From the FDA:
"Regarding whether or not the test is effective, five panel members voted yes, and six, no. Regarding whether or not its benefits outweigh its risks, five panel members voted yes; four, no; and one abstained.
At the time, several panel members voiced concern about use of the Epi proColon test for screening, especially insofar as the test failed to perform better than the fecal immunochemical test (FIT)."
Quite the overwhelming endorsement- not.
Aliment Pharmacol Ther. 2016;43(7):755-764.
Abstract and Introduction
Background The performance of faecal occult blood tests (FOBTs) to screen proximally located colorectal cancer (CRC) has produced inconsistent results.
Aim To assess in a meta-analysis, the diagnostic accuracy of FOBTs for relative detection of CRC according to anatomical location of CRC.
Methods Diagnostic studies including both symptomatic and asymptomatic cohorts assessing performance of FOBTs for CRC were searched from MEDINE and EMBASE. Primary outcome was accuracy of FOBTs according to the anatomical location of CRC. Bivariate random-effects model was used. Subgroup analyses were performed to evaluate test performance of guaiac-based FOBT (gFOBT) and immunochemical-based FOBT (iFOBT).
Results Thirteen studies, with 17 cohorts, reporting performance of FOBT were included; a total of 26 342 patients (mean age 58.9 years; 58.1% male) underwent both colonoscopy and FOBT. Pooled sensitivity, specificity, positive likelihood ratio and negative likelihood ratio of FOBTs for CRC detection in the proximal colon were 71.2% (95% CI 61.3–79.4%), 93.6% (95% CI 90.7–95.7%), 11.1 (95% CI 7.8–15.8) and 0.3 (95% CI 0.2–0.4) respectively. Corresponding findings for CRC detection in distal colon were 80.1% (95% CI 70.9–87.0%), 93.6% (95% CI 90.7–95.7%), 12.6 (95% CI 8.8–18.1) and 0.2 (95% CI 0.1–0.3). The area-under-curve for FOBT detection for proximal and distal CRC were 90% vs. 94% (P = 0.0143). Both gFOBT and iFOBT showed significantly lower sensitivity but comparable specificity for the detection of proximally located CRC compared with distal CRC.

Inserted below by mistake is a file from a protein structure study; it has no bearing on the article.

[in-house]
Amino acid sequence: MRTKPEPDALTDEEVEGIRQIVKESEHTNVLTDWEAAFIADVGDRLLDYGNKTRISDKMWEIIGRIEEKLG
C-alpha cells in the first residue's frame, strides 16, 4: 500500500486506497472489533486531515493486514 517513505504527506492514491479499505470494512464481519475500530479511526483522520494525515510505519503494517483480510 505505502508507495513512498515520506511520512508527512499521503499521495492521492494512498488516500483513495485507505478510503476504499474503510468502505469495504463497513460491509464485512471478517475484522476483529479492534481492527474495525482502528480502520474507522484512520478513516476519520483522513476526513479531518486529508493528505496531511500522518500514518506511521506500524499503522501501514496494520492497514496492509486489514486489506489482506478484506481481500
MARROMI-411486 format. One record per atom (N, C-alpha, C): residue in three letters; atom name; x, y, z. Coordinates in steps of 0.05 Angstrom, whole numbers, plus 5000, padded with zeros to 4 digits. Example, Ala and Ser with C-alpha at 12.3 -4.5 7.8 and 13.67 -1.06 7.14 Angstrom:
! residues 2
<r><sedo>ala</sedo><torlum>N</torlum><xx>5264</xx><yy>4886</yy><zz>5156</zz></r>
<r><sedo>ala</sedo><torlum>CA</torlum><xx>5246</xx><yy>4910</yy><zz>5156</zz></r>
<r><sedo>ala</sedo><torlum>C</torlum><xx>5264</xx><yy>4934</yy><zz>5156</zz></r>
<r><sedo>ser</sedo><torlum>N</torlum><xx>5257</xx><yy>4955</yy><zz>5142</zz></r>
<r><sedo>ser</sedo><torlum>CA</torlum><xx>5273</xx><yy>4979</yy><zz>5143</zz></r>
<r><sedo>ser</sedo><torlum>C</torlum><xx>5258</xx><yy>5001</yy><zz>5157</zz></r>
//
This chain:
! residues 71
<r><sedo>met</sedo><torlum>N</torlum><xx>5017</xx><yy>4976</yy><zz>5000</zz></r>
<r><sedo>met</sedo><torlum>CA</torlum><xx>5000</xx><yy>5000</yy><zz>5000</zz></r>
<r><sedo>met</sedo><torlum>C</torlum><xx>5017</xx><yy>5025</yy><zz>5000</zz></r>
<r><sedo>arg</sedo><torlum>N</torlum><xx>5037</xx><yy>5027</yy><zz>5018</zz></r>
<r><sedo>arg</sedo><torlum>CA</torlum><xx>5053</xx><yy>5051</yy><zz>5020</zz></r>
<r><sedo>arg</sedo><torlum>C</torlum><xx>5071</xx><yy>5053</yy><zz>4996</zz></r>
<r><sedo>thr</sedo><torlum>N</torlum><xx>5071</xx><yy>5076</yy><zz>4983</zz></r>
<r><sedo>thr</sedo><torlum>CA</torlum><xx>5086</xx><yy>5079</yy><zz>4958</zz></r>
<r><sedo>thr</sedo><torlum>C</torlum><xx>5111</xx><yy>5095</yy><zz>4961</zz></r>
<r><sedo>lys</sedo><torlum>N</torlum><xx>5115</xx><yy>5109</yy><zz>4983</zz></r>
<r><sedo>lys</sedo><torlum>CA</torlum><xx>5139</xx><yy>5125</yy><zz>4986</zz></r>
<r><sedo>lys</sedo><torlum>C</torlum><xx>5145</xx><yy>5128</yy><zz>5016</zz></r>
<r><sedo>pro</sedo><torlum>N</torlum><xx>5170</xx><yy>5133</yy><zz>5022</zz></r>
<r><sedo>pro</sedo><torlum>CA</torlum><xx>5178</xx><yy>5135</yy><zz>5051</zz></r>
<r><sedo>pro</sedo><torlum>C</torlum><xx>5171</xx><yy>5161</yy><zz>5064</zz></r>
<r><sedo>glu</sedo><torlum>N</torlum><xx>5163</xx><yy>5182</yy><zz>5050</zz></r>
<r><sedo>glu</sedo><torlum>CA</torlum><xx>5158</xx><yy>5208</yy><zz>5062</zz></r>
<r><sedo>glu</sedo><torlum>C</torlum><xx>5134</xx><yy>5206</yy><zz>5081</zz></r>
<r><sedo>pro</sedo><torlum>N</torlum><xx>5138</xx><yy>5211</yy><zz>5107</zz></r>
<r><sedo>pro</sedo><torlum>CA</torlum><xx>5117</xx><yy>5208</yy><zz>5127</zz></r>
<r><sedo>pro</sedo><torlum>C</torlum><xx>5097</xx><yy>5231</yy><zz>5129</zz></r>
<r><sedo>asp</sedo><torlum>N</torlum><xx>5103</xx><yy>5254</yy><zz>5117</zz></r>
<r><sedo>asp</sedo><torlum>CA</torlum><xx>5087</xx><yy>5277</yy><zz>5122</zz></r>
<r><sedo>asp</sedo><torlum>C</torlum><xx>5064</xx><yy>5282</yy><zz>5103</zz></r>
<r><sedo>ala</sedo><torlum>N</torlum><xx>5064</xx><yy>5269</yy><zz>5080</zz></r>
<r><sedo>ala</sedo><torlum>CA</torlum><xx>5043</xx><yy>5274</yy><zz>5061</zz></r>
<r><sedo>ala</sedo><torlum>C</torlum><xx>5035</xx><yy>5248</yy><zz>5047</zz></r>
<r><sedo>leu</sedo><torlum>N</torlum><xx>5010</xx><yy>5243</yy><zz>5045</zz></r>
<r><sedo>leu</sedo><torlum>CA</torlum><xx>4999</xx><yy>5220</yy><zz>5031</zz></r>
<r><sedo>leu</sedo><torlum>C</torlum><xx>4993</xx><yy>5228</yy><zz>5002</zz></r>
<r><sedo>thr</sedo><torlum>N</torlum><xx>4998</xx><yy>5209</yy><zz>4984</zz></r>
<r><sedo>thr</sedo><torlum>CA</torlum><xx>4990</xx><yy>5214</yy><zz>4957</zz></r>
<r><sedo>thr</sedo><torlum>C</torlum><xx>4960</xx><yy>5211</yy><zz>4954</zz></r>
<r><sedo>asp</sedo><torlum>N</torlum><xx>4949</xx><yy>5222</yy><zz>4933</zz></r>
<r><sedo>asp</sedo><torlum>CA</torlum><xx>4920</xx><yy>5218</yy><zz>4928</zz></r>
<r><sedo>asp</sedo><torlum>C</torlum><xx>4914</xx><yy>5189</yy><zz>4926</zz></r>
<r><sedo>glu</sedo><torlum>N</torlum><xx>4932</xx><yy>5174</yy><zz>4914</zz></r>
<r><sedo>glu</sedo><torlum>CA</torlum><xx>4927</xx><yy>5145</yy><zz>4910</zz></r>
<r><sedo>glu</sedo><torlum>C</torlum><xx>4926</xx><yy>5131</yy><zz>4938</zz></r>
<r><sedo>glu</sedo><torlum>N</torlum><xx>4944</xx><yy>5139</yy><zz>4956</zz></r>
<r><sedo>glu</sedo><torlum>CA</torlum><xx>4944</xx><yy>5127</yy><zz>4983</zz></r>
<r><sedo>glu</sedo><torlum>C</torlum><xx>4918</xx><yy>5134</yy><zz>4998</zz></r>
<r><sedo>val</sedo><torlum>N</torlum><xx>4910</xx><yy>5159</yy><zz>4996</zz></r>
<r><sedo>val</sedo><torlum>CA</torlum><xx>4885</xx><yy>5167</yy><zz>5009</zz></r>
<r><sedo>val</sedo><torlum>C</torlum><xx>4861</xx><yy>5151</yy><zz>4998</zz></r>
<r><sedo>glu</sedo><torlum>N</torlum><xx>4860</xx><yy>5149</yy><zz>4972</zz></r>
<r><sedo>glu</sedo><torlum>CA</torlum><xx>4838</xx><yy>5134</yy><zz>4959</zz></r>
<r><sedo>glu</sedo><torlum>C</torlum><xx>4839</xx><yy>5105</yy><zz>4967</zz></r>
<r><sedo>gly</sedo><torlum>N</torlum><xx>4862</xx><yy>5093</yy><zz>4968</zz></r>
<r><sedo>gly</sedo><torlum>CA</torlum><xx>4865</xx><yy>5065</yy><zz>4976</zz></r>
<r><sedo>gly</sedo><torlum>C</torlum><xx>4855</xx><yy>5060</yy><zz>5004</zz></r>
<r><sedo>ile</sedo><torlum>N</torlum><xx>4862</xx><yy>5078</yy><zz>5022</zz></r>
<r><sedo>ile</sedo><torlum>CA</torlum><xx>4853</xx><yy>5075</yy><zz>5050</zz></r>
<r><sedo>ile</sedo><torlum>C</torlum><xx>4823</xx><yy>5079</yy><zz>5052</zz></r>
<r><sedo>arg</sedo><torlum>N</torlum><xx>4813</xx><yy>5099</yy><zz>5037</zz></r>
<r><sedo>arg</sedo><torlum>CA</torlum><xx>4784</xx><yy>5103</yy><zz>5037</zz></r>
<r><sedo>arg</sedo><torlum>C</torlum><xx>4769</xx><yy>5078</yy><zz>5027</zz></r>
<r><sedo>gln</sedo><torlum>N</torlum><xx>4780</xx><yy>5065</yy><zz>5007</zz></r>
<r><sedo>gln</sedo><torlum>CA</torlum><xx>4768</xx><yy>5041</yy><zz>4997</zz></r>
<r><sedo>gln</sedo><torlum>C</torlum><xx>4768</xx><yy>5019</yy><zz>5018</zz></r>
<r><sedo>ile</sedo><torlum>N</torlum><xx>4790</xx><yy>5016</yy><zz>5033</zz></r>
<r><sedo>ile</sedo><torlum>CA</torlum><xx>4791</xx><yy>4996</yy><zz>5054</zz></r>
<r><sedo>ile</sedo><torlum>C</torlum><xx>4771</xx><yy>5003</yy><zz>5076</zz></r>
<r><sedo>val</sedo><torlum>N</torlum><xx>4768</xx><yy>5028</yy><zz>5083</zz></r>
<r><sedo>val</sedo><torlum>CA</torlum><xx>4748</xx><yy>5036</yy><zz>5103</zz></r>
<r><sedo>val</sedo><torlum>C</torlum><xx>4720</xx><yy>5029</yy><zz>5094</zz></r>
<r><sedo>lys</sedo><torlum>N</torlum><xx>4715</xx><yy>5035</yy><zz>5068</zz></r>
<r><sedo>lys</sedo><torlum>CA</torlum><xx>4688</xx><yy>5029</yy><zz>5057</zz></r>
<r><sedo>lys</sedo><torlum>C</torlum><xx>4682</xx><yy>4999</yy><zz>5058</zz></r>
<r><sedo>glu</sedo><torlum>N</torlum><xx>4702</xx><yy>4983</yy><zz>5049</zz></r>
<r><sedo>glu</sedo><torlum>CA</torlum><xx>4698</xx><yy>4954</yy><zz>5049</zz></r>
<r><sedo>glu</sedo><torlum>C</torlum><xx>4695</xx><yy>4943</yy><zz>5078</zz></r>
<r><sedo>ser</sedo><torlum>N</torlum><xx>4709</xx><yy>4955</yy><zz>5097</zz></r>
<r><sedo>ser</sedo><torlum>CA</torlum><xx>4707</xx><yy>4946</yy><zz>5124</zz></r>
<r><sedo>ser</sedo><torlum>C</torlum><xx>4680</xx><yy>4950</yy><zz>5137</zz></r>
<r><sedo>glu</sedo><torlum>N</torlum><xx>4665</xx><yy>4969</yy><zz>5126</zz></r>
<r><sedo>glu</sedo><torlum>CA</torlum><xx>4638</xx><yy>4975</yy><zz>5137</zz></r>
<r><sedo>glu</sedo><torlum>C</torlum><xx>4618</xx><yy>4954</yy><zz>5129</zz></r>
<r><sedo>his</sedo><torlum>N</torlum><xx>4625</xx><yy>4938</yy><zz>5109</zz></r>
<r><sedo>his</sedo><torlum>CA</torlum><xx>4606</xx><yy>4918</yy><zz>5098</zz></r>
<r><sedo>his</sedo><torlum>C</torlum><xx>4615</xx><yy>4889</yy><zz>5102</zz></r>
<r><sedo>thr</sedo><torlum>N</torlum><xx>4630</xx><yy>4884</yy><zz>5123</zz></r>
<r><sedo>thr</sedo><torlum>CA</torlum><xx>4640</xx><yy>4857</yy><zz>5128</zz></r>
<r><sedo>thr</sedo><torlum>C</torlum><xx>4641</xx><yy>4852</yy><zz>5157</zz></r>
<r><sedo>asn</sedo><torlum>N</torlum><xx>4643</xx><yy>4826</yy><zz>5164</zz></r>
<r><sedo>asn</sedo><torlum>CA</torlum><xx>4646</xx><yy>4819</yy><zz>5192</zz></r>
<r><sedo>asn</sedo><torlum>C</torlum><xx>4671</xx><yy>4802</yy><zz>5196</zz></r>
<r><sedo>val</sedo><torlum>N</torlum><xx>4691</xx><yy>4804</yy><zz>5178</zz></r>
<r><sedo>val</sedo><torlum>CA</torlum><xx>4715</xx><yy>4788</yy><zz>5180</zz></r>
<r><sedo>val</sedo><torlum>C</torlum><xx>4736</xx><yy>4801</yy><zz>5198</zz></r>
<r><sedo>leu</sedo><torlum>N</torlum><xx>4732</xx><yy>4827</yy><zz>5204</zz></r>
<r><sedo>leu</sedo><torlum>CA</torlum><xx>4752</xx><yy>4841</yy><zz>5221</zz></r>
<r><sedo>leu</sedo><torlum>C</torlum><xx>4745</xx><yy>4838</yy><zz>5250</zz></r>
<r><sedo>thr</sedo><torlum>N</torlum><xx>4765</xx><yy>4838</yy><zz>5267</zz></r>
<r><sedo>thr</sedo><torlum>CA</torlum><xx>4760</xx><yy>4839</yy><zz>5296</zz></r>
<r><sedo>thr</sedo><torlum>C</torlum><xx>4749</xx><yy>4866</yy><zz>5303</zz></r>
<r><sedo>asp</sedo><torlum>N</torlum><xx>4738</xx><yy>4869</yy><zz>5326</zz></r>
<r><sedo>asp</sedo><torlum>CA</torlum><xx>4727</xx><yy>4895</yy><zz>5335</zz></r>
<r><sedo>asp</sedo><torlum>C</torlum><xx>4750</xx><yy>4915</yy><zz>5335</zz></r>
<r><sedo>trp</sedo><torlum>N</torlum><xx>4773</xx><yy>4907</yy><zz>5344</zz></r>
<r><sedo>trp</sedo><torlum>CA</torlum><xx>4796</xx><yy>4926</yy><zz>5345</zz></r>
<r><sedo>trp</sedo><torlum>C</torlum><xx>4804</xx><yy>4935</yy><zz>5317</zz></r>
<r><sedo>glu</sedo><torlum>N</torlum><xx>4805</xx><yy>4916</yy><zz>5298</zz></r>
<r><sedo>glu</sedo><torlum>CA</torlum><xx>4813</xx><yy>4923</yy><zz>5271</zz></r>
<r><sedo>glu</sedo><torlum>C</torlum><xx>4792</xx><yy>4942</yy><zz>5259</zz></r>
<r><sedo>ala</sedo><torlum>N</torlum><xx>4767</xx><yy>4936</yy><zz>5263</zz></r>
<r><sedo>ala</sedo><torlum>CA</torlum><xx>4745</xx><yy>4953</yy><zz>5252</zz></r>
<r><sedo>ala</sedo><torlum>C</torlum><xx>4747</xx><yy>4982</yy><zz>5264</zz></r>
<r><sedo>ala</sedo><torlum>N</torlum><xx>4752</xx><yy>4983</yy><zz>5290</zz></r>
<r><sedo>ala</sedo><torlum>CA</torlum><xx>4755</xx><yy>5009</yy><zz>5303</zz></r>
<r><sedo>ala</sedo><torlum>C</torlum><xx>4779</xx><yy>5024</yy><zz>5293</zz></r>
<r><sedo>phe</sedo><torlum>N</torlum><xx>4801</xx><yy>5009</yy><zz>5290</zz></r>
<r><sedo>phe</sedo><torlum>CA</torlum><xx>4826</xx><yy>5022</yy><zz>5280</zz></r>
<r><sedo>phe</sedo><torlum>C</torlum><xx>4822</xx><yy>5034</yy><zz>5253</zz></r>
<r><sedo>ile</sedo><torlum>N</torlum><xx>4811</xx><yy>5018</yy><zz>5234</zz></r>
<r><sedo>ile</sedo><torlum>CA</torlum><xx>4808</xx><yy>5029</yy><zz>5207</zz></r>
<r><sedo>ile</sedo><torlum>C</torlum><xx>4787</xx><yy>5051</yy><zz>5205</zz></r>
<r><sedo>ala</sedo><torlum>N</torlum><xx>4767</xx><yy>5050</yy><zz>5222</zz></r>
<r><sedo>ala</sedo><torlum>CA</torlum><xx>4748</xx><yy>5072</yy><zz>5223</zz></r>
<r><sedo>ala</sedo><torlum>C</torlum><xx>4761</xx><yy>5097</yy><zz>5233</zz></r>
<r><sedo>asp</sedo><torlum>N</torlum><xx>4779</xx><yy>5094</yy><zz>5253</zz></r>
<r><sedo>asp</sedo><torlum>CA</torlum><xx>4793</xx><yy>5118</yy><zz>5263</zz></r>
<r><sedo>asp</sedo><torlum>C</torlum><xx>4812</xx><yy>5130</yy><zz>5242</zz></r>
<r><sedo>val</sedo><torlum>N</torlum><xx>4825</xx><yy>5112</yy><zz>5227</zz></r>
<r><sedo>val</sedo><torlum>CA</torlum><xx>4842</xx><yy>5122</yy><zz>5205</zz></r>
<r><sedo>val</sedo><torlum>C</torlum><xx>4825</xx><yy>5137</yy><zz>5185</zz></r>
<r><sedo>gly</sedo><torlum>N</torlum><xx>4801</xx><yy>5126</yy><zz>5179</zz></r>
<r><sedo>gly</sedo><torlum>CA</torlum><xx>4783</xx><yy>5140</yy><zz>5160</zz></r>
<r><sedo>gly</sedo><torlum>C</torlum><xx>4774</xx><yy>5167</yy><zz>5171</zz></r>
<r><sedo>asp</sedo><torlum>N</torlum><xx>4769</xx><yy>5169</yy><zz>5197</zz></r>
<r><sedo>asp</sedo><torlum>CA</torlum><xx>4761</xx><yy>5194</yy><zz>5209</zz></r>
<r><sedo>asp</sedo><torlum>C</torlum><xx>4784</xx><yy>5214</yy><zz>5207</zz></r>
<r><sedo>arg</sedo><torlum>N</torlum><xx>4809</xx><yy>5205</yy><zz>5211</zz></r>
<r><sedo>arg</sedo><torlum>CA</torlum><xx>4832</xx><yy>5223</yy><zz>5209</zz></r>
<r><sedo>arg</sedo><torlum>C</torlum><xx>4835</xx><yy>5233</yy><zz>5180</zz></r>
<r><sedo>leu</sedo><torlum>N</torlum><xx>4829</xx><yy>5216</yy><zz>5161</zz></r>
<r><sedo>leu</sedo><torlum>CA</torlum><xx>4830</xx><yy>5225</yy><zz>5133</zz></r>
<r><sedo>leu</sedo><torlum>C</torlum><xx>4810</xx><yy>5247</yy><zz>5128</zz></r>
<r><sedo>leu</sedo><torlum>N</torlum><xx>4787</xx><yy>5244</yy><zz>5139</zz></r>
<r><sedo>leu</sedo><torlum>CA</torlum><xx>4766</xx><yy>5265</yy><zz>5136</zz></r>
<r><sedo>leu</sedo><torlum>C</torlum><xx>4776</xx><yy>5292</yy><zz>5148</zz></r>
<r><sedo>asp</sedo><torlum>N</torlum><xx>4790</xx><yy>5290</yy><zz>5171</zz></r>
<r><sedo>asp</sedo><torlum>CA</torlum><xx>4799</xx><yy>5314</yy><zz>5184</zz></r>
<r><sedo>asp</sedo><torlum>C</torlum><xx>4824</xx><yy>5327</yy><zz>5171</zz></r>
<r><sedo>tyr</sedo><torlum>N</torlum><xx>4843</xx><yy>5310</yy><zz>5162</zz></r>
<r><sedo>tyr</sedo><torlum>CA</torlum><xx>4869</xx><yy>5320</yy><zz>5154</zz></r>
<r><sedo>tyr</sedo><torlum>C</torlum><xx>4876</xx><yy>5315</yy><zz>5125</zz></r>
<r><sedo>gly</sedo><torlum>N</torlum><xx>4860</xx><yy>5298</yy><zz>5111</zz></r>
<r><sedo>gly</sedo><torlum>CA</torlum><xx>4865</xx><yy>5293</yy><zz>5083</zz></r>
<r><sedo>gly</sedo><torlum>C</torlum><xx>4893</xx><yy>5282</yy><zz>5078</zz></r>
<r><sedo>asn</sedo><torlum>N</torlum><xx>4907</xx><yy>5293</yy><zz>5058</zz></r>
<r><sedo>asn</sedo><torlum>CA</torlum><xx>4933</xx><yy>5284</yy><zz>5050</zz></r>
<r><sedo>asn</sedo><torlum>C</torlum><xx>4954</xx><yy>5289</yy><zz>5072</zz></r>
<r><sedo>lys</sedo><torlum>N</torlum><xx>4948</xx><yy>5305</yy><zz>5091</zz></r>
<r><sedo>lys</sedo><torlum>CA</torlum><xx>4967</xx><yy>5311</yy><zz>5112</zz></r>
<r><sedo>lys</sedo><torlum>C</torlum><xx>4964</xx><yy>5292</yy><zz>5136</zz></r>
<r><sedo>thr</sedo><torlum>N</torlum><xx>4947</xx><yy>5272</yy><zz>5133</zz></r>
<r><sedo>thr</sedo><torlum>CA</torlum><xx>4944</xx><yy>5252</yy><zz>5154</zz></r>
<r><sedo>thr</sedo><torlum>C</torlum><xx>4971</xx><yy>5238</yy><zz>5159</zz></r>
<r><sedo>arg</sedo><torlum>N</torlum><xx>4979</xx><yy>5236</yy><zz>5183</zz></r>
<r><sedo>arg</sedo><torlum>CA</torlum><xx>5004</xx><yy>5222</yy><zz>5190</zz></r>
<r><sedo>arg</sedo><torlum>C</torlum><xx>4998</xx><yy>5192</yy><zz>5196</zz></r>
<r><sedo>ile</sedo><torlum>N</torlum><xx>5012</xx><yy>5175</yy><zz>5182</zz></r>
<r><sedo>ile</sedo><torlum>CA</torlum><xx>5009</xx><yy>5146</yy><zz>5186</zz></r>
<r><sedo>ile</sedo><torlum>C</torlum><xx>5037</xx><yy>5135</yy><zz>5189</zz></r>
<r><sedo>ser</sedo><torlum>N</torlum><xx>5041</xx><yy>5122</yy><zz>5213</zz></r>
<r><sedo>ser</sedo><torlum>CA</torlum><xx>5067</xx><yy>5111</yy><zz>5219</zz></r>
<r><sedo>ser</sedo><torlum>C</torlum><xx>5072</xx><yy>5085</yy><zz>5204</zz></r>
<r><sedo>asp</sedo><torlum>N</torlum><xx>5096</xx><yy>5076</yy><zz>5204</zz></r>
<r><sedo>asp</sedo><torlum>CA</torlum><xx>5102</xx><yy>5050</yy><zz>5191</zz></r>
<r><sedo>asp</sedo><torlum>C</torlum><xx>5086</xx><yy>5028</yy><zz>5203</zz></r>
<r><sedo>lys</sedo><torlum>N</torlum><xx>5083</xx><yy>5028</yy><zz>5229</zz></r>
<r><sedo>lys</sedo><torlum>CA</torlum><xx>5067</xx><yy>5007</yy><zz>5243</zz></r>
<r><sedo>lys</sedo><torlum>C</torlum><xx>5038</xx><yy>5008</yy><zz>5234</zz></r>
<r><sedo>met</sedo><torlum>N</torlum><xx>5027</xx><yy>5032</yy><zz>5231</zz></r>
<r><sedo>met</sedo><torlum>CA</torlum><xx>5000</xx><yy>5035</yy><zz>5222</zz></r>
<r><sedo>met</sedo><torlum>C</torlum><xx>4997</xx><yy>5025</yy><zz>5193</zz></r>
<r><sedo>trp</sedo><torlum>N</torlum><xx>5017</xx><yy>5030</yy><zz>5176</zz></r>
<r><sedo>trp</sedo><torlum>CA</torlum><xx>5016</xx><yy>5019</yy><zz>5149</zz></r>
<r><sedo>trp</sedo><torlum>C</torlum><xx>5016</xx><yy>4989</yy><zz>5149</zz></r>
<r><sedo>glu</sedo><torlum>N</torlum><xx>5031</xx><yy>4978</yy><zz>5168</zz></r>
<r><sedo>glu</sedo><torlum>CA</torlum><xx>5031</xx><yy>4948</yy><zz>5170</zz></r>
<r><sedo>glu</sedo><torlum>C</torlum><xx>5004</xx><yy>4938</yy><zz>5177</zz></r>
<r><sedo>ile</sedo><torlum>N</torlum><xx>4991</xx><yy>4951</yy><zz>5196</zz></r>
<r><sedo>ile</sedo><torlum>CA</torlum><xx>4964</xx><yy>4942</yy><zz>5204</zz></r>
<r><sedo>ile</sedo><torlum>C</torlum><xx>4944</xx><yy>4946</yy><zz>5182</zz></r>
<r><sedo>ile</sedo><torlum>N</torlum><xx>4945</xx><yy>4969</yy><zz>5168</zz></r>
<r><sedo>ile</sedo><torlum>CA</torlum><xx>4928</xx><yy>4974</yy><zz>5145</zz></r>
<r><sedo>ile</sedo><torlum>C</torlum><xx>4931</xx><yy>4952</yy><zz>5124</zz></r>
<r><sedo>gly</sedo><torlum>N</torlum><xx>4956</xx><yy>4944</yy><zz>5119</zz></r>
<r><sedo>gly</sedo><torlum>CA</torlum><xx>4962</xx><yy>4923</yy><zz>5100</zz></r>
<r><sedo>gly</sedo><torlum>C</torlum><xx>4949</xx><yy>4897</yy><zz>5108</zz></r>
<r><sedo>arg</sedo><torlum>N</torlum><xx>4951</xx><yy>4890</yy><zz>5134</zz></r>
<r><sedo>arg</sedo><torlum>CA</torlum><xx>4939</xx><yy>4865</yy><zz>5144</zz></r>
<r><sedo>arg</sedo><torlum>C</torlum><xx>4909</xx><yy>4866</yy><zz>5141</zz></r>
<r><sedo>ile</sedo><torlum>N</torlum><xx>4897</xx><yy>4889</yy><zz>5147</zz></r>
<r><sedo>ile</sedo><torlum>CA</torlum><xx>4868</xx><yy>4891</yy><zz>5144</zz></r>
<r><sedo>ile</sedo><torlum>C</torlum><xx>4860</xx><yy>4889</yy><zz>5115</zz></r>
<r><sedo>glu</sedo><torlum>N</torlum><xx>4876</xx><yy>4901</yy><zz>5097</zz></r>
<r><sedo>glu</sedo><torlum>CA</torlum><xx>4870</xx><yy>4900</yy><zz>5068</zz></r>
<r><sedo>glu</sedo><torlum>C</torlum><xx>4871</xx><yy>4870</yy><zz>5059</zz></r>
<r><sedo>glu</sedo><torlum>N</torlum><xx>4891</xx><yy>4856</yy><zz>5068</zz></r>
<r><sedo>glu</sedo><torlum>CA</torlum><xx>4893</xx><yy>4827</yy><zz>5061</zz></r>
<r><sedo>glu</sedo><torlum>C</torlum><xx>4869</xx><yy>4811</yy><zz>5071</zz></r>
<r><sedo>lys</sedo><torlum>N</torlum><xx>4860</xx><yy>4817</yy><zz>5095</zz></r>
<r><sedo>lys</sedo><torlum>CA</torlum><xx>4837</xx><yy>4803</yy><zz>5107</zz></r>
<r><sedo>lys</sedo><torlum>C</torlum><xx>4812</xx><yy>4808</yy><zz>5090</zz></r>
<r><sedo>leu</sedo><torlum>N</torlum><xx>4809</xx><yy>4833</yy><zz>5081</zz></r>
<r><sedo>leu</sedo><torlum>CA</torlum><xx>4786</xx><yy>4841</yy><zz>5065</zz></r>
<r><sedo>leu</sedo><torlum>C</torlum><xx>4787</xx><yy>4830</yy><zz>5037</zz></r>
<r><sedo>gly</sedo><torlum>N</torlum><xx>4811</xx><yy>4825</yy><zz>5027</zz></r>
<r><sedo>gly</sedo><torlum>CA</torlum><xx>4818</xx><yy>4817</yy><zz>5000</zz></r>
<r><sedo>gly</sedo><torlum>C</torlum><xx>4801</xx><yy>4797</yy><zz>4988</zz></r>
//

Conclusion Faecal occult blood tests, both guaiac- and immunochemical-based, show better diagnostic performance for the relative
Sorry the Meta-analysis conclusion was cut off:
"Conclusion Faecal occult blood tests, both guaiac- and immunochemical-based, show better diagnostic performance for the relative detection of colorectal cancer in the distal colon than in the proximal bowel."
Nothing new to us but the more folks know this problem with FIT and that CG gets proximal lesions as well as distal lesions the better.
Agree Highscorer. 40k first quarter. I predict they beat by a little so 50K 2nd qtr. That means they have to average 75k for the 3rd and 4th qrt. to hit 240k. (maybe 65k and then 85k). That's a heavy lift. The street doesn't think they can do it. If they do it would be quite an accomplishment and we will be rewarded.
Martin - the docs like CG. Most docs don't know AHRQ from HEDIS to NCQA from a hole in the wall. What they do know is that a patients insurance may or may not cover CG and that is a barrier to ordering. Insurers care about HEDIS because they get rewarded or punished based on HEDIS scores. So, they are reluctant to cover a test if it doesn't "count" towards a "hit" on the HEDIS measure. Once CG is included in the NCQA HEDIS measurement more insurers will come on board and therefore more providers will order the test. This whole process is moving slower since the USPSTF decision but I believe we will get there.
acas-" If tests do not grow by at least 20% they will never come close to meeting guidance"
That's true. But they had 40k in Q1 and KC already said they will hit 48K in Q2 - that's 20%. You can count on that as they have good visibility already being in Q2. It's Q3 which is key as we will need to see growth around 30% for the next 2 quarters to hit 240k.
Marvis- you make a very good point. The harder it is for a busy doctor to order CG the less likely it will be done. Maneesh talked about that in the last earnings call. They are trying to allow CG to be ordered from a dropdown menu on the EHR so it can be electronically processed (as well as the result). This will be a big improvement but it's a long haul as there are so many different EHR's to work with.